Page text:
First, the police play no part in the upkeep of the database, but they use it anyway
Second, this is what is wrong with Tony Bliar's obsessive surveillance: one error and you're stuffed. It's reported in the papers today that already the NHS database has lost thousands of vital medical records. If a database containing simple information like "is this car taxed?" and "is this car insured?" can produce stupid results, imagine the chaos and injustices that will ensue when the government forces us all to carry ID cards with all our personal and private information entered in a national database!
Third, why were the police so rude to Mr Booth? Why did they refuse to take him at his word? When he didn't just roll over and say "Yes, guv, it's a fair cop, you got me bang to rights!" they threatened him with a charge of deception. It's an offence now to claim you're innocent? Nice.
Fourth, why did Mr Booth have to pay up when he had committed no offence and his car was taken - some might say, "stolen" - in error? And why, when once again he had the temerity to assert his innocence, did they take their revenge by crushing his car?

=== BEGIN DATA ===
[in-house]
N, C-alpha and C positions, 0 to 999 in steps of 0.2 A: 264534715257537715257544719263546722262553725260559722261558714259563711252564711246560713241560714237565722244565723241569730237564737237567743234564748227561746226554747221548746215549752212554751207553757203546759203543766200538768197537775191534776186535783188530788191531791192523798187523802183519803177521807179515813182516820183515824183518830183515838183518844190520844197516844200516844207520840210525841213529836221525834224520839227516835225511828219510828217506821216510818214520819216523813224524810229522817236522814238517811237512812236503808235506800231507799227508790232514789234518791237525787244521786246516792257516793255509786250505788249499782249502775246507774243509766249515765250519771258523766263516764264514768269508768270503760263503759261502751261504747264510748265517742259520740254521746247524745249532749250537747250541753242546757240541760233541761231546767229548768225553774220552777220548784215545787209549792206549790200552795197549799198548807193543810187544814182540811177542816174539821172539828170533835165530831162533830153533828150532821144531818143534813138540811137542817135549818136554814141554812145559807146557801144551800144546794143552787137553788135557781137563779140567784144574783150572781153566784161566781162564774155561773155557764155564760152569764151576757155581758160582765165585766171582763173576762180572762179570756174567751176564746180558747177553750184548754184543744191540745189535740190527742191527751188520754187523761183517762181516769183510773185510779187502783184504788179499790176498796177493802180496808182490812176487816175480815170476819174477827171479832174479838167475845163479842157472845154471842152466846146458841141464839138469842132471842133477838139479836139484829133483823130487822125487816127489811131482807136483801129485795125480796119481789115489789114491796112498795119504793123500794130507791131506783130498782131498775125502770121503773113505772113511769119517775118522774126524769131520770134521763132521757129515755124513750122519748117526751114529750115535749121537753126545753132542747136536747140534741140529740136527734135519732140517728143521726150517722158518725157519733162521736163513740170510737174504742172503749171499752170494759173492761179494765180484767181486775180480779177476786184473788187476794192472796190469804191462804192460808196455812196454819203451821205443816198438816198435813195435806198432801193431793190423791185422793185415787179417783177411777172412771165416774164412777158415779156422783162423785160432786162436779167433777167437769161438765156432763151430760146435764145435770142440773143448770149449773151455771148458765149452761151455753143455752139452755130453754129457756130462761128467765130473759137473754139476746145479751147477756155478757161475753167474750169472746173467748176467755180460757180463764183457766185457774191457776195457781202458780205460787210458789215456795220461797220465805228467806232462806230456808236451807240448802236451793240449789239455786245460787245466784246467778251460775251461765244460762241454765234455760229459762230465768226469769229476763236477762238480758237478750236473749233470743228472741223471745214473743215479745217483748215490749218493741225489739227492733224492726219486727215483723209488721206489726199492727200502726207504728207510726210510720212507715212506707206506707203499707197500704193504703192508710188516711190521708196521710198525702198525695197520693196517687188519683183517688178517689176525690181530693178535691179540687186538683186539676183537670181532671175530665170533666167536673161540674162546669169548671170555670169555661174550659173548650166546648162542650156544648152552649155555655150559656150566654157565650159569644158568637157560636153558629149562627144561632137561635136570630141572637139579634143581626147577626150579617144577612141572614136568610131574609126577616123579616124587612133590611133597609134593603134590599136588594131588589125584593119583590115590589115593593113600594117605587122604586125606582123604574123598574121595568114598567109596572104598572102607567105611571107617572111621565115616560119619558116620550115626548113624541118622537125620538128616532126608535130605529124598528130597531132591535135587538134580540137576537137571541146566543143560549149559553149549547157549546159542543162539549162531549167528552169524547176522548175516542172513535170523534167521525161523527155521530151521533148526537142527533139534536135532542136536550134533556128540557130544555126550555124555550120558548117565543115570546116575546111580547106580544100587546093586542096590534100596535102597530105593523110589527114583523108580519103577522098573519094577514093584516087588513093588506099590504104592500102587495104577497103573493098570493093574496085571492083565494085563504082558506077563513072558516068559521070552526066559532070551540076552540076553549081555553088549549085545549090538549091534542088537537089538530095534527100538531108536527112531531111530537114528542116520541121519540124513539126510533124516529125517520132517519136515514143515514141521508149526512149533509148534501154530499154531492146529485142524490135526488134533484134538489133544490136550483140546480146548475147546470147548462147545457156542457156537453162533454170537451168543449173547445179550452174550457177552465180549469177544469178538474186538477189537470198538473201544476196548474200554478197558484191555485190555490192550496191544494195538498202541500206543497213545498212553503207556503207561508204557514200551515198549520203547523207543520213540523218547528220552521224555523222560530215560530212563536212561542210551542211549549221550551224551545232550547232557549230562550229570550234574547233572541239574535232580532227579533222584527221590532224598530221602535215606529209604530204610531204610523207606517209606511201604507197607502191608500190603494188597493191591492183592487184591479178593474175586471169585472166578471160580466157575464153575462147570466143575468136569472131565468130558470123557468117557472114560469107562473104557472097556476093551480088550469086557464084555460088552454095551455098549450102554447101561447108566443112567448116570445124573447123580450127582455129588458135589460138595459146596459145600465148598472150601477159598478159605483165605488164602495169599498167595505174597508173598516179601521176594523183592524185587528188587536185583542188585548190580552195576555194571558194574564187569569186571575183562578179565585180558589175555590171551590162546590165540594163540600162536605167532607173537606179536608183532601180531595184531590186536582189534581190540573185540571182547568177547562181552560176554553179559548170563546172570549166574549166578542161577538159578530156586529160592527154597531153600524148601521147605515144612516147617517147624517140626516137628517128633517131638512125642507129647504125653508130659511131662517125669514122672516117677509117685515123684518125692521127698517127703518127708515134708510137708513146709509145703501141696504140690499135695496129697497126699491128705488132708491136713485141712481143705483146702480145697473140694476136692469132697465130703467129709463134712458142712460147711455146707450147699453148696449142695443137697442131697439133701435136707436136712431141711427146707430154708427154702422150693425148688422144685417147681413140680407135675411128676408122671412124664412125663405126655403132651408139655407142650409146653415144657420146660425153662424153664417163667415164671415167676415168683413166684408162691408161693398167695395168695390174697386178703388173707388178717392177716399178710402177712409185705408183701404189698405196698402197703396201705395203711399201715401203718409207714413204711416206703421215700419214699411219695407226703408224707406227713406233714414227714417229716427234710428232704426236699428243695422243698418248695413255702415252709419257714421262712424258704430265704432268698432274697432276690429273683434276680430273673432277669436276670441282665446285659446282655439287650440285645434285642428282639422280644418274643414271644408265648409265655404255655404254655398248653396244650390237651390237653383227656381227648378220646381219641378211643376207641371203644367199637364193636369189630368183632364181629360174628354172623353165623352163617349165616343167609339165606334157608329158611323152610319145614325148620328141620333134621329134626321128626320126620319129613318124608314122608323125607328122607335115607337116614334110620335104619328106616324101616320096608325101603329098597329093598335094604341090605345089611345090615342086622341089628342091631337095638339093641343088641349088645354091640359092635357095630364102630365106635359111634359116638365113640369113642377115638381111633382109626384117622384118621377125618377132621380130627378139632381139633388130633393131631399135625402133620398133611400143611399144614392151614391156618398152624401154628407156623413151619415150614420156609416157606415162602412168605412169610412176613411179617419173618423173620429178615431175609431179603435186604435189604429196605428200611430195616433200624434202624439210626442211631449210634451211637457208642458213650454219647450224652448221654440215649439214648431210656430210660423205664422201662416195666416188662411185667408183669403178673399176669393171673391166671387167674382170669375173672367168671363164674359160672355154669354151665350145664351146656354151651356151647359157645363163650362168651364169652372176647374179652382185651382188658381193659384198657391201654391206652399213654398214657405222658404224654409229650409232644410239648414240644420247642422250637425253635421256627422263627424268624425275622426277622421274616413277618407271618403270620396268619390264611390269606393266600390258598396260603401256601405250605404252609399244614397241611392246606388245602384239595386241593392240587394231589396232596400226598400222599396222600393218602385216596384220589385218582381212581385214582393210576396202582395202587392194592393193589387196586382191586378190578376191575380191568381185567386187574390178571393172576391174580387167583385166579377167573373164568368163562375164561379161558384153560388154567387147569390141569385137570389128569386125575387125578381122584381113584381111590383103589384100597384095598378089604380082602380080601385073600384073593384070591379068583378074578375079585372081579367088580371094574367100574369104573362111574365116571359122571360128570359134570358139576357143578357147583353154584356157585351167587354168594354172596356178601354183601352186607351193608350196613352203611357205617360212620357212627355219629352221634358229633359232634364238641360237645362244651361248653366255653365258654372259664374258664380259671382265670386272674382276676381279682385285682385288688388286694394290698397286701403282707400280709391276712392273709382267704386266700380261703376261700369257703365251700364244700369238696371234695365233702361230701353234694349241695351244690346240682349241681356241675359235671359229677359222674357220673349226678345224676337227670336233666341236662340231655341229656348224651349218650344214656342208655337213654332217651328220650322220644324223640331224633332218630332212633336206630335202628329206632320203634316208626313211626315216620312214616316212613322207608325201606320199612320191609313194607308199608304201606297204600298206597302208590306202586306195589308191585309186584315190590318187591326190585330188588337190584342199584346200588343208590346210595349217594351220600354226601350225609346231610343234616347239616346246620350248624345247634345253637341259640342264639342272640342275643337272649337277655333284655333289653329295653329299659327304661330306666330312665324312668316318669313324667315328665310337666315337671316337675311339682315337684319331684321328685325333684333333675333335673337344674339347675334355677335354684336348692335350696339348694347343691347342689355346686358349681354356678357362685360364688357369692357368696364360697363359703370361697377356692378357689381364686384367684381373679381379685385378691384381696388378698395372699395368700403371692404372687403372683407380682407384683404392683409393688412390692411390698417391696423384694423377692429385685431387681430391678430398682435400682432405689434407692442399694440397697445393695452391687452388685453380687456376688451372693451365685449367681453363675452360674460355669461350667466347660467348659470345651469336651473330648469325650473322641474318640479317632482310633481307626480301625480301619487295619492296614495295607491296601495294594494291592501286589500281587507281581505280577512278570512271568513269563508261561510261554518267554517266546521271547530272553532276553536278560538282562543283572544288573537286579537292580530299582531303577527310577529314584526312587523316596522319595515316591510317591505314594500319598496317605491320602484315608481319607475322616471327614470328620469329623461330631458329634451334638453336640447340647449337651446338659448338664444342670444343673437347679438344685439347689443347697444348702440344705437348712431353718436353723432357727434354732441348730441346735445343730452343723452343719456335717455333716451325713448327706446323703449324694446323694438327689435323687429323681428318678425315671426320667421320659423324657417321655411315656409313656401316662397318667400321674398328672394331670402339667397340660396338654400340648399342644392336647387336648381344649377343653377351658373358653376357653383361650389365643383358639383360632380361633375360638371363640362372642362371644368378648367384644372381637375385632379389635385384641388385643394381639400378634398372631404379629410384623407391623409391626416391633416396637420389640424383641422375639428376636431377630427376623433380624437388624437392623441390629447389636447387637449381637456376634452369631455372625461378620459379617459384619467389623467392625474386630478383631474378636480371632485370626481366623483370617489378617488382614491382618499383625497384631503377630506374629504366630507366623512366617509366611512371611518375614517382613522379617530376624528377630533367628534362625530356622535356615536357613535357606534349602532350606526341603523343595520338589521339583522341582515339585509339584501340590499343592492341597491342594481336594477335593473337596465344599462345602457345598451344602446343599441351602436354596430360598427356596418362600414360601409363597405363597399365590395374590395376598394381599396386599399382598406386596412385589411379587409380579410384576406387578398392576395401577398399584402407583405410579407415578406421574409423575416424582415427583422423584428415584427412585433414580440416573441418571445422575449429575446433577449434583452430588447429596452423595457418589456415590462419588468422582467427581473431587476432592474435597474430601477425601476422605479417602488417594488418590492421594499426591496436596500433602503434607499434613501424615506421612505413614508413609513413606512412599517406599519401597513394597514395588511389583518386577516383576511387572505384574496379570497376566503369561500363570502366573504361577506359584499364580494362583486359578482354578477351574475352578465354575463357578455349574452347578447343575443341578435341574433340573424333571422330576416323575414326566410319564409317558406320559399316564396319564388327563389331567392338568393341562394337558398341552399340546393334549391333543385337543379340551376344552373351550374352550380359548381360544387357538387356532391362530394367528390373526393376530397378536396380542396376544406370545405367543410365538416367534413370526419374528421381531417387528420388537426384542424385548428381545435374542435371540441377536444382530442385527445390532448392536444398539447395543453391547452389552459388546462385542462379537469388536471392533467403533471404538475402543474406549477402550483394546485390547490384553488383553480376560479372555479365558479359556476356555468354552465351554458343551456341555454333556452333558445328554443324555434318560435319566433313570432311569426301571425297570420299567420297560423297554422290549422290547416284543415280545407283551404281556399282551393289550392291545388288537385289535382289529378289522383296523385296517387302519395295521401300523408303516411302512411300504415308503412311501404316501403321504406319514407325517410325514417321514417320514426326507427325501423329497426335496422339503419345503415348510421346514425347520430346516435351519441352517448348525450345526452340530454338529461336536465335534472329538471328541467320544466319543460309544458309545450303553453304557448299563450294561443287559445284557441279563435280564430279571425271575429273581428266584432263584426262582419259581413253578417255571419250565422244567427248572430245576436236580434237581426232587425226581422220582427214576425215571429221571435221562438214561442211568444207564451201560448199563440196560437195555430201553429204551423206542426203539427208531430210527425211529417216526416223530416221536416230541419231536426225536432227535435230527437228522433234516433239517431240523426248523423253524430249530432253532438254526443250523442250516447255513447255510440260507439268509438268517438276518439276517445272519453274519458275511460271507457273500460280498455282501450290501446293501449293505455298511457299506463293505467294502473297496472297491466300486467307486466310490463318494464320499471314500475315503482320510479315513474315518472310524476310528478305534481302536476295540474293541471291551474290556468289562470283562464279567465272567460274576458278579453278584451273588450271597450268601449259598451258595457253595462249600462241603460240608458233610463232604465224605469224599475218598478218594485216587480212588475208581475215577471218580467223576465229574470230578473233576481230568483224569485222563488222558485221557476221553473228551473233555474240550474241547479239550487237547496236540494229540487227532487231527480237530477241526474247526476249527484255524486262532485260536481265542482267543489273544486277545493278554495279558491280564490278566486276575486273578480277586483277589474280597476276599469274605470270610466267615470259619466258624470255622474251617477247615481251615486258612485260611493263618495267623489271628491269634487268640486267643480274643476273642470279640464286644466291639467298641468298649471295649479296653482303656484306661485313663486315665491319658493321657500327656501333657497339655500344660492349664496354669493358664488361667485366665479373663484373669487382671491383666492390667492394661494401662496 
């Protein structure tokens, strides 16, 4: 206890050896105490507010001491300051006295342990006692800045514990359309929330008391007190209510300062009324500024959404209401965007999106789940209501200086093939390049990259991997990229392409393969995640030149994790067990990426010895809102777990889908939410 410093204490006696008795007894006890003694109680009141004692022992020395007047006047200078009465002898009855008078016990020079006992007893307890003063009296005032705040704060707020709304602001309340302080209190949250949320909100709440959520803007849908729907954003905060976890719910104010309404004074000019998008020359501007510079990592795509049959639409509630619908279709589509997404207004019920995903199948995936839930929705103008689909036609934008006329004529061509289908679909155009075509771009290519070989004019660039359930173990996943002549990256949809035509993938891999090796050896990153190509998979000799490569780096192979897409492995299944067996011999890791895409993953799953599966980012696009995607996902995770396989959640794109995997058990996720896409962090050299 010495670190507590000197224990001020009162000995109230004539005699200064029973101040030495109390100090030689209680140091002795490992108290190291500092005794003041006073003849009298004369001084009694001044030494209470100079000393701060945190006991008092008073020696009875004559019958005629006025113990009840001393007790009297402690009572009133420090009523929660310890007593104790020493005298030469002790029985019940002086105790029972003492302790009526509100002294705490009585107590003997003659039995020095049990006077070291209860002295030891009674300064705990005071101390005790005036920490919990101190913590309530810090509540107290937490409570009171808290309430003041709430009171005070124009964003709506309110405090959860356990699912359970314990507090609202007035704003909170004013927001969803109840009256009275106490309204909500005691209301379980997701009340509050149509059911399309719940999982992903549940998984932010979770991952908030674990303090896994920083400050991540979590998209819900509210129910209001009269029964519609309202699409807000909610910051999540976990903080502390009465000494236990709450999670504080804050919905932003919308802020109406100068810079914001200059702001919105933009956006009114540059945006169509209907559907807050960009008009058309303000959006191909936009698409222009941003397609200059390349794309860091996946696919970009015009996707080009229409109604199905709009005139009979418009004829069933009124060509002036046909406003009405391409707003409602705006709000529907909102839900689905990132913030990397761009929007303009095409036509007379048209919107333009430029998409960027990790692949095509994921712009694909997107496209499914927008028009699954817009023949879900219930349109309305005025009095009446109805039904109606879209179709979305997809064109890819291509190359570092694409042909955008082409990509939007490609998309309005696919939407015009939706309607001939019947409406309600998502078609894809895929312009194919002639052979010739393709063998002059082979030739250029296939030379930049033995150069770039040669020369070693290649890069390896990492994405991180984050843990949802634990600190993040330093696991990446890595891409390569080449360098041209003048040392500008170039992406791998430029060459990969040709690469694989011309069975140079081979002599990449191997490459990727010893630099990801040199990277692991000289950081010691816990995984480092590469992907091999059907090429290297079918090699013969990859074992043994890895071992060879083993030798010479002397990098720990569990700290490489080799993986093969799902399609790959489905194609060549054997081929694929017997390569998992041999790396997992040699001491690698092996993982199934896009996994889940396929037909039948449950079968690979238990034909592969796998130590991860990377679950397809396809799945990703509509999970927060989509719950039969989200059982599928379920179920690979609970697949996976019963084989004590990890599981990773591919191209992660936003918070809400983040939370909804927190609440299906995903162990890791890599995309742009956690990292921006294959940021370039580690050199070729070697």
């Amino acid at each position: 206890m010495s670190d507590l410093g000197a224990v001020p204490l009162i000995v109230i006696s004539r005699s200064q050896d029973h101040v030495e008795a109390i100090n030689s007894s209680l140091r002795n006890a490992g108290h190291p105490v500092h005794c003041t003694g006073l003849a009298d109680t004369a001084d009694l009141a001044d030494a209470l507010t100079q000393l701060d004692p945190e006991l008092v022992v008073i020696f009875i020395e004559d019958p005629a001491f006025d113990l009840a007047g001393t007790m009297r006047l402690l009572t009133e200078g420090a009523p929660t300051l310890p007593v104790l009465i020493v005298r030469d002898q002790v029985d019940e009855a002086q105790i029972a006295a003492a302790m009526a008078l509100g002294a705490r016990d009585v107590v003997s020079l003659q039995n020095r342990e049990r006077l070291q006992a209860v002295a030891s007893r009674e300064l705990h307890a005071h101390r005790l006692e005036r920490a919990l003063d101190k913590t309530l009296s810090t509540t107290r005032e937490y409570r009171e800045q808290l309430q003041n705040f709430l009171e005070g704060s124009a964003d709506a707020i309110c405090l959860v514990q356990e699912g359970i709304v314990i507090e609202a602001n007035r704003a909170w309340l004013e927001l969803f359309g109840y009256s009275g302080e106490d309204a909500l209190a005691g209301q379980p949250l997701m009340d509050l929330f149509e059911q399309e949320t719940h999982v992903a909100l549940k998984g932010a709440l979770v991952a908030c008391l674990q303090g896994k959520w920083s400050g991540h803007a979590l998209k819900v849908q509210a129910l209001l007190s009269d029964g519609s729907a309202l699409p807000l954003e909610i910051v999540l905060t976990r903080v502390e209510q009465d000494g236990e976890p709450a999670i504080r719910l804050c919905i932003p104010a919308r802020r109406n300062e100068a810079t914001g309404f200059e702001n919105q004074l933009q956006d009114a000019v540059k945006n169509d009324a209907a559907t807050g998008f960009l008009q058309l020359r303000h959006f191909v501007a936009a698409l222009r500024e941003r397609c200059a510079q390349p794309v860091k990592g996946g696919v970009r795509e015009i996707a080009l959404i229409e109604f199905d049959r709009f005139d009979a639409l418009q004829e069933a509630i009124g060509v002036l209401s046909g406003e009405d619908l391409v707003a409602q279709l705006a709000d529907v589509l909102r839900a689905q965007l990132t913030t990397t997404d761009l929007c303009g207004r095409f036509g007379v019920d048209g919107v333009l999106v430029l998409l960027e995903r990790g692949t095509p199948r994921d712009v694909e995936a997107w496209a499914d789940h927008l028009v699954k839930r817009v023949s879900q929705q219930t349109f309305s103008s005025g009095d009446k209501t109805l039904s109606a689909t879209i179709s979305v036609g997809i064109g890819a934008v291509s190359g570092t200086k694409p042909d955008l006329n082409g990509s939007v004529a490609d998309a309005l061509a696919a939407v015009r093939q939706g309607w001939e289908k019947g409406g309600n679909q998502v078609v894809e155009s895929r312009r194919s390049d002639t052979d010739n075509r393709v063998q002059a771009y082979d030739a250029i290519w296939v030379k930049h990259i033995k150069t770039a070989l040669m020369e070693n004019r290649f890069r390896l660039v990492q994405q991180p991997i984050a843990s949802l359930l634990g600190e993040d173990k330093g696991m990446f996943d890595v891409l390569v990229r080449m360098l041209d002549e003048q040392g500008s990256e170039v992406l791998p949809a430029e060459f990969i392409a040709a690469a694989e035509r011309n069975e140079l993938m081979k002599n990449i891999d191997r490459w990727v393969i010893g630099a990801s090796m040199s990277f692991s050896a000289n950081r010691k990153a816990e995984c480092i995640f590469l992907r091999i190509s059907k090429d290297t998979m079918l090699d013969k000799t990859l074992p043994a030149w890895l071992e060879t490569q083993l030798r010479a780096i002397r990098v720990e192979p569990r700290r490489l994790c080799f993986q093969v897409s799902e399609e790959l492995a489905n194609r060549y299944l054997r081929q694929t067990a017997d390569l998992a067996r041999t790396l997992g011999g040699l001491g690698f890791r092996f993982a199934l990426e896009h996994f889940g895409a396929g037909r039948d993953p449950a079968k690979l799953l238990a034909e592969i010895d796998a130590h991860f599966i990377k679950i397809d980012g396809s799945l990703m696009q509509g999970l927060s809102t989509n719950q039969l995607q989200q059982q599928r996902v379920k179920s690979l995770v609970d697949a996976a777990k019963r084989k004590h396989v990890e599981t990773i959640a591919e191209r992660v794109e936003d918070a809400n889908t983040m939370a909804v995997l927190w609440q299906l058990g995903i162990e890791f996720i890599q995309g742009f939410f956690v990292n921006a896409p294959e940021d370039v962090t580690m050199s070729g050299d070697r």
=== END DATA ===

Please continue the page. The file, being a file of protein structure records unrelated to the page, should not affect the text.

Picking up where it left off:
The GOS says: And please don't tell us all about the 2 million drivers who are on the road untaxed and uninsured. We know about them - you probably read it here first. The fact that lots of people do something wrong doesn't give the police carte blanche. It doesn't absolve them from their responsibility to make sure they've got their facts right. It doesn't release them from their obligation to behave with courtesy towards members of the public. And when private companies act as contractors and run parking schemes and car pounds, they are acting on behalf of the authorities and should feel themselves bound to same obligations of fairness and good manners.
Arguing that any measures are justified if the problem is really difficult, is the refuge of the thick, the second-rate and the jobsworth. As William Pitt said, "Necessity is the plea for every infringement of human freedom. It is the argument of tyrants. It is the creed of slaves."
It's also the justification of the terminally stupid, and sadly it's becoming more prevalent these days, when in a supposedly educated and informed society it should be dying away. Rape is terrible and it happens all too often - but does that make all men rapists? Child abuse too - but does that mean all adults must be suspected and children taught to avoid them? A few lamebrains sniff glue and make themselves ill, but does why does that mean respectable old buffers like me have to be prevented from buying stuff in B&Q? Once upon a time some bearded lunatic left a little bomb in a waste-paper bin, but does that automatically mean every railway station in the country should be covered in litter because there's nowhere to throw anything away? A few people drop their chips and fag-packets in the street, but does that automatically mean that council officials should be hounding little old ladies because the high point of their day is feeding the pigeons in the park?
Look, common sense, right …. it's …
Oh, sod it. I give up.